It was during his “quiet” years as a nursing home resident that I attended a concussion symposium and learned about the various behaviors present in people suffering with suspected CTE. I began to wonder whether any of our dad’s story could be tied to his time playing football, sparring and boxing with his brothers and West Point classmates, or playing catcher on his baseball team. My suspicions only grew as I learned more about the disease.

John McGuire football Concussion Legacy Foundation

Our dad was a small “running quarterback” for his high school and college teams. In several articles about his team, he is pictured carrying the ball and leading with his head. He likely ran into many bigger bodies each time he was the ball carrier, which was often. He played for nine years, including three at West Point. He was an active oldest brother of five boys from a farming community in Nebraska, and there are plenty of family stories about McGuire sparring matches. Well before concussions and head injuries were a concern, our dad was likely rattling his brain with regularity.

John McGuire yard Concussion Legacy Foundation

The results confirm what we suspected. The pathology identified that by the time he passed away at age 79, our dad had stage 3 (of 4) CTE. Dr. Thor Stein of the BU CTE Center wrote in his conclusion, “Overall, it is likely a combination of CTE, neuropathological changes of AD (Alzheimer’s Disease), and vascular disease that contributed to his cognitive decline and dementia. His long-standing alcohol use likely also contributed to cognitive and behavioral symptoms.”

Our dad was a gifted and brilliant man. His brain provided opportunities for him at the start of his promising life. He used that brain to battle many challenges along the way, not knowing his own neurological ailments were the reason he felt the need to fight in the first place. It seems appropriate his brain is now part of the ongoing research to combat the destructive and debilitating effects of CTE. It’s the sort of impactful Legacy his story deserves.

John McGuire solo Concussion Legacy Foundation

Our Dad's Obituary

John Stephen (Steve) McGuire, 79, raised in Fremont, Nebraska, died on October 20th, 2022, at Cherrelyn Healthcare Center in Littleton, Colorado. He had been a resident of the facility for eight years.

Steve was born on June 16th, 1943 in Salt Lake City, Utah where his father was stationed before his deployment to Okinawa during WWII. Steve was the oldest of five boys born in the span of six years and the first of what would eventually become 89 first cousins for the large farming family of McGuires from Wisner, Nebraska.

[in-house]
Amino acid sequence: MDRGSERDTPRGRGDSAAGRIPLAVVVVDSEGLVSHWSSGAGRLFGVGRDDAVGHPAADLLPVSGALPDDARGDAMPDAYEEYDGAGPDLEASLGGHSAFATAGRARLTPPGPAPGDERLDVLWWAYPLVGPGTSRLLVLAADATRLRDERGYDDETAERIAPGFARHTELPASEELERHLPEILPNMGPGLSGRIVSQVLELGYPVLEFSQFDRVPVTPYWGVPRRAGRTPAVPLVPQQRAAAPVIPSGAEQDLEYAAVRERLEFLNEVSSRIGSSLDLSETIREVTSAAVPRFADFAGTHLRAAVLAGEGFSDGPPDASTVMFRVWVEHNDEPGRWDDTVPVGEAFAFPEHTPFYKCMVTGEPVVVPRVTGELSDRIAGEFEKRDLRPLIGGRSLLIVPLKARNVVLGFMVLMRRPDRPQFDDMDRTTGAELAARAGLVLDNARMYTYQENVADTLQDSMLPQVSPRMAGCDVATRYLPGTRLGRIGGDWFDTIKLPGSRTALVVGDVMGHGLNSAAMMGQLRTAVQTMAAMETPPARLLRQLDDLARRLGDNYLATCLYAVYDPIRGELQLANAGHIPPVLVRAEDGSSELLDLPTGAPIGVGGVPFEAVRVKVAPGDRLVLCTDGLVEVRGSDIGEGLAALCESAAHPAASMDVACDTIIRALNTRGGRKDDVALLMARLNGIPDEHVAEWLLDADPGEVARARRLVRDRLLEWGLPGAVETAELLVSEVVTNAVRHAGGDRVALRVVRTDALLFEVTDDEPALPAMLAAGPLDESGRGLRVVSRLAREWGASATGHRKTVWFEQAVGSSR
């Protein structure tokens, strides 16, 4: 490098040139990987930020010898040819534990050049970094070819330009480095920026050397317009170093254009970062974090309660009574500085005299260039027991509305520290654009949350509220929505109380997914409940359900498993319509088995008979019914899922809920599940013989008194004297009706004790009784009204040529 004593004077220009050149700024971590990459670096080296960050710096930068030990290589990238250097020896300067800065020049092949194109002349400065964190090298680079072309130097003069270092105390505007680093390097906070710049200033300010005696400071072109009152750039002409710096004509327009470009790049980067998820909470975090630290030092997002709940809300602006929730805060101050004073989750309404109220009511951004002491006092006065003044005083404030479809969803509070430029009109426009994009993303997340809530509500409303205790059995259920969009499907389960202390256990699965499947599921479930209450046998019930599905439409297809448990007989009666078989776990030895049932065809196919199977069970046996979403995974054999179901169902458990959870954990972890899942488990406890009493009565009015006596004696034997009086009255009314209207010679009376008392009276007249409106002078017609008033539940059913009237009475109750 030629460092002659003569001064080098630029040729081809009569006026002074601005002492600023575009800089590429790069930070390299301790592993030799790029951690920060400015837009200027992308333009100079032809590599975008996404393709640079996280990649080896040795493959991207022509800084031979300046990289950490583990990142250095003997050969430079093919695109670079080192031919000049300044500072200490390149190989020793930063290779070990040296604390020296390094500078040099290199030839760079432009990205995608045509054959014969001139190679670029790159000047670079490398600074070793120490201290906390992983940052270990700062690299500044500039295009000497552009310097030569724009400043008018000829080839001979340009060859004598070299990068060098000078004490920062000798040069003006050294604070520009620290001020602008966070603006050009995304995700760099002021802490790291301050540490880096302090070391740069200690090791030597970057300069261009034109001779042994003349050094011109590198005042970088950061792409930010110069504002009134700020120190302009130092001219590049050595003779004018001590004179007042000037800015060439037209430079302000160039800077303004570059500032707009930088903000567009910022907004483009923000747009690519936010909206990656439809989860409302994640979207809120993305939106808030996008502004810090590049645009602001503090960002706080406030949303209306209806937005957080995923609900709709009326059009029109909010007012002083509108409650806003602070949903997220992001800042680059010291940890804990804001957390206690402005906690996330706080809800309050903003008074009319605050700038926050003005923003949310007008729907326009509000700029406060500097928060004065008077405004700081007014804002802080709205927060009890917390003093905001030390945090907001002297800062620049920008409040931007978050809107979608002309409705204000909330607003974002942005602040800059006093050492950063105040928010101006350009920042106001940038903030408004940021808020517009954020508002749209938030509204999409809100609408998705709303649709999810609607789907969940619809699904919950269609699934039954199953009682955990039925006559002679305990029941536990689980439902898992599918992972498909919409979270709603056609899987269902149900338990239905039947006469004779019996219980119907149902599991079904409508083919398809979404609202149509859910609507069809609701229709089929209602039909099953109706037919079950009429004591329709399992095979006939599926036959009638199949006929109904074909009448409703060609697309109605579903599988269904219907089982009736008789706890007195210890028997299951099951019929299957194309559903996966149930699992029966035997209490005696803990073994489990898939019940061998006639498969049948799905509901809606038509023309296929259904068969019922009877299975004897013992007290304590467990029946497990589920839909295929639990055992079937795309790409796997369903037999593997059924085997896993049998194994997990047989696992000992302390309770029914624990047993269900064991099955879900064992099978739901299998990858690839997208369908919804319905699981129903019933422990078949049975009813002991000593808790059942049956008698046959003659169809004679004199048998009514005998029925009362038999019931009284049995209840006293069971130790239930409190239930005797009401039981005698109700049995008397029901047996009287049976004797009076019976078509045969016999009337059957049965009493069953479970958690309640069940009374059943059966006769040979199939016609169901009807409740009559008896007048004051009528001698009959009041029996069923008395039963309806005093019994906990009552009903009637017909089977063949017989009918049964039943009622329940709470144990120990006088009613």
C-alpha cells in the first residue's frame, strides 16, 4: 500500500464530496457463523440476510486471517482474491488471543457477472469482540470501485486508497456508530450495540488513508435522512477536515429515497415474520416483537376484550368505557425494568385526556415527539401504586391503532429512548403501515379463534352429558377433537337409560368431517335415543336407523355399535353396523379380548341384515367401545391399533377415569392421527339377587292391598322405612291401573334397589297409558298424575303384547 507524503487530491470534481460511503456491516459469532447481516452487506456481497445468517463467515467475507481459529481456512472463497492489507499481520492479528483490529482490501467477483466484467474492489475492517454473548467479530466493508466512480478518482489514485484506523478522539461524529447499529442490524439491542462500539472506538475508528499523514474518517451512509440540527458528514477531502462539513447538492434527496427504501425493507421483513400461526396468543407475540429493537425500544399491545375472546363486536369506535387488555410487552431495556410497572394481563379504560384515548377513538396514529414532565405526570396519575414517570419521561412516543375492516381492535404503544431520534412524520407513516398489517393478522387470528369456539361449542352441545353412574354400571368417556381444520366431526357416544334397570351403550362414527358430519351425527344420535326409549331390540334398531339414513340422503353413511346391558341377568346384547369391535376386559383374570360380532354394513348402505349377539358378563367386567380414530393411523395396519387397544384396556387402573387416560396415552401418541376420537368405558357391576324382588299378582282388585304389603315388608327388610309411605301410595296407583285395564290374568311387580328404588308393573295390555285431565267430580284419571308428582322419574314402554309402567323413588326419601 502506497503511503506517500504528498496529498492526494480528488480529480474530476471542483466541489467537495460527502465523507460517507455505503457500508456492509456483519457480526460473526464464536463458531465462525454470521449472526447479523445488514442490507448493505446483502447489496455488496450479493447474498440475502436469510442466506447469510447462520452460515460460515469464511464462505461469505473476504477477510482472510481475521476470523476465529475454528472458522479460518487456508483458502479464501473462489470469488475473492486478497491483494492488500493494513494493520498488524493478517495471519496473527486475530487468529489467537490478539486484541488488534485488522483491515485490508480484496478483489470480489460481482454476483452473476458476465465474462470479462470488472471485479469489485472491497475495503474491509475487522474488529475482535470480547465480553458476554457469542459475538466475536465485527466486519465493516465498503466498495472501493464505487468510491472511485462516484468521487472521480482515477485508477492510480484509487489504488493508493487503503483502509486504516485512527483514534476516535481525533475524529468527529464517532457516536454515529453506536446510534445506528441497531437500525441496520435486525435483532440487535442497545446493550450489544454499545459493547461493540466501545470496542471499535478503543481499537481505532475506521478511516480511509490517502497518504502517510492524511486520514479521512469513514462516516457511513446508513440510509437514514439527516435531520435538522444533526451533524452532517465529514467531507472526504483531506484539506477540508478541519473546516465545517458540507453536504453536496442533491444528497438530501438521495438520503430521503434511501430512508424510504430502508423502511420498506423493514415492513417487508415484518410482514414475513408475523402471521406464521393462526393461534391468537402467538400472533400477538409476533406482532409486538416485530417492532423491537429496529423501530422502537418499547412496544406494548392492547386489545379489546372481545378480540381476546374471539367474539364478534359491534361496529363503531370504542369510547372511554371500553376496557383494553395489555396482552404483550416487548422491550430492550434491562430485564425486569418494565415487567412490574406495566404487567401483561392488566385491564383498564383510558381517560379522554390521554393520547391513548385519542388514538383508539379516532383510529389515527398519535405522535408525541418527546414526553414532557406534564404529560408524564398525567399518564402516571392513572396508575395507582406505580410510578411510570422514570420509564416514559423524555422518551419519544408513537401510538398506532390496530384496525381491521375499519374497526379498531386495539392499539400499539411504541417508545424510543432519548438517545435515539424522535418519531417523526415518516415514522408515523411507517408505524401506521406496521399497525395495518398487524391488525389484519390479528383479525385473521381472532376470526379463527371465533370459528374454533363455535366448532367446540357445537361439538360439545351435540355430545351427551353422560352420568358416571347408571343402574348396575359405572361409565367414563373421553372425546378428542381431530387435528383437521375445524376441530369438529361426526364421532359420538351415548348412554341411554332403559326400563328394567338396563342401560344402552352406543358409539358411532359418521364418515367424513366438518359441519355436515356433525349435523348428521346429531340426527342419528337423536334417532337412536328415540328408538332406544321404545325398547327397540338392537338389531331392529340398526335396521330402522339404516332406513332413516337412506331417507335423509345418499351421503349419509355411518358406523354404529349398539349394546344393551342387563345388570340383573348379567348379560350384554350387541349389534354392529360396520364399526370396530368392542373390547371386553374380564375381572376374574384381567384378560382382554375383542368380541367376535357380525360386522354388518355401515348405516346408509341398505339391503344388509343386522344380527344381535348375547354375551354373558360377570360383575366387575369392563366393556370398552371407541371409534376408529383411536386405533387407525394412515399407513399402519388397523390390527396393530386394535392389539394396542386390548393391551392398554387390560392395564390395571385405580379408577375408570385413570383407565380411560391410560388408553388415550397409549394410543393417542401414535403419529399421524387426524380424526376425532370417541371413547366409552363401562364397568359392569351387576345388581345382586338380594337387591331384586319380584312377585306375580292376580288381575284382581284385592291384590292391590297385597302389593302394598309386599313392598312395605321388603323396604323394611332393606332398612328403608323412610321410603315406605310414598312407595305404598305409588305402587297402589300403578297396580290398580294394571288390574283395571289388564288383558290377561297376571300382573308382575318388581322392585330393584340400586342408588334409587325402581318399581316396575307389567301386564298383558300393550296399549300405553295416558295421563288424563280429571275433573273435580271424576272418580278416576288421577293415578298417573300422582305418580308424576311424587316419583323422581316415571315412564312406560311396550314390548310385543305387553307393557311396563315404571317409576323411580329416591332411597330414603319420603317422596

A successful high school athlete, Steve earned Hall of Fame recognition from St. Patrick’s/Archbishop Bergan High School for his successes competing in football, basketball, baseball, and track.

He attended Creighton University for one year before accepting his appointment to the U.S. Military Academy at West Point. He graduated in 1966 and, upon graduation, was commissioned in the Signal Corp (Communications). He was assigned to the 1st Signal Brigade in Vietnam, where he was awarded the Bronze Star Medal for meritorious service in combat and the Army Commendation medal for exceptional performance. He was a Captain when he resigned in 1970.

Post-military service, Steve attended the University of Colorado at Boulder, where he earned a law degree and an MBA. He practiced as a patent attorney in the Denver law firm of Roath and Brega for several years.

By his late forties, Steve struggled personally and with health issues that significantly impacted the rest of his life.

After admittance to Cherrelyn Health Center in 2014, he enjoyed lucid and positive moments before dementia became his last battleground. Despite all the challenges endured by those who cared for him, Steve was a well-loved man who took up a lot of space in the hearts of those he touched. He was blessed with an incredibly caring staff at Cherrelyn who journeyed with him in his final years, as well as a large family who loved him his entire life.


You May Also Like

CTE Caregivers

Living with suspected CTE can be difficult, but CTE is not a death sentence and it is important to maintain hope. Find out how.

Living with CTE
Brain Bank Team

Although we cannot yet accurately diagnose CTE in living people, a specialist can help treat the symptoms presenting the most challenges.

CTE Treatments

Follow Us


Sign Up For Our Newsletter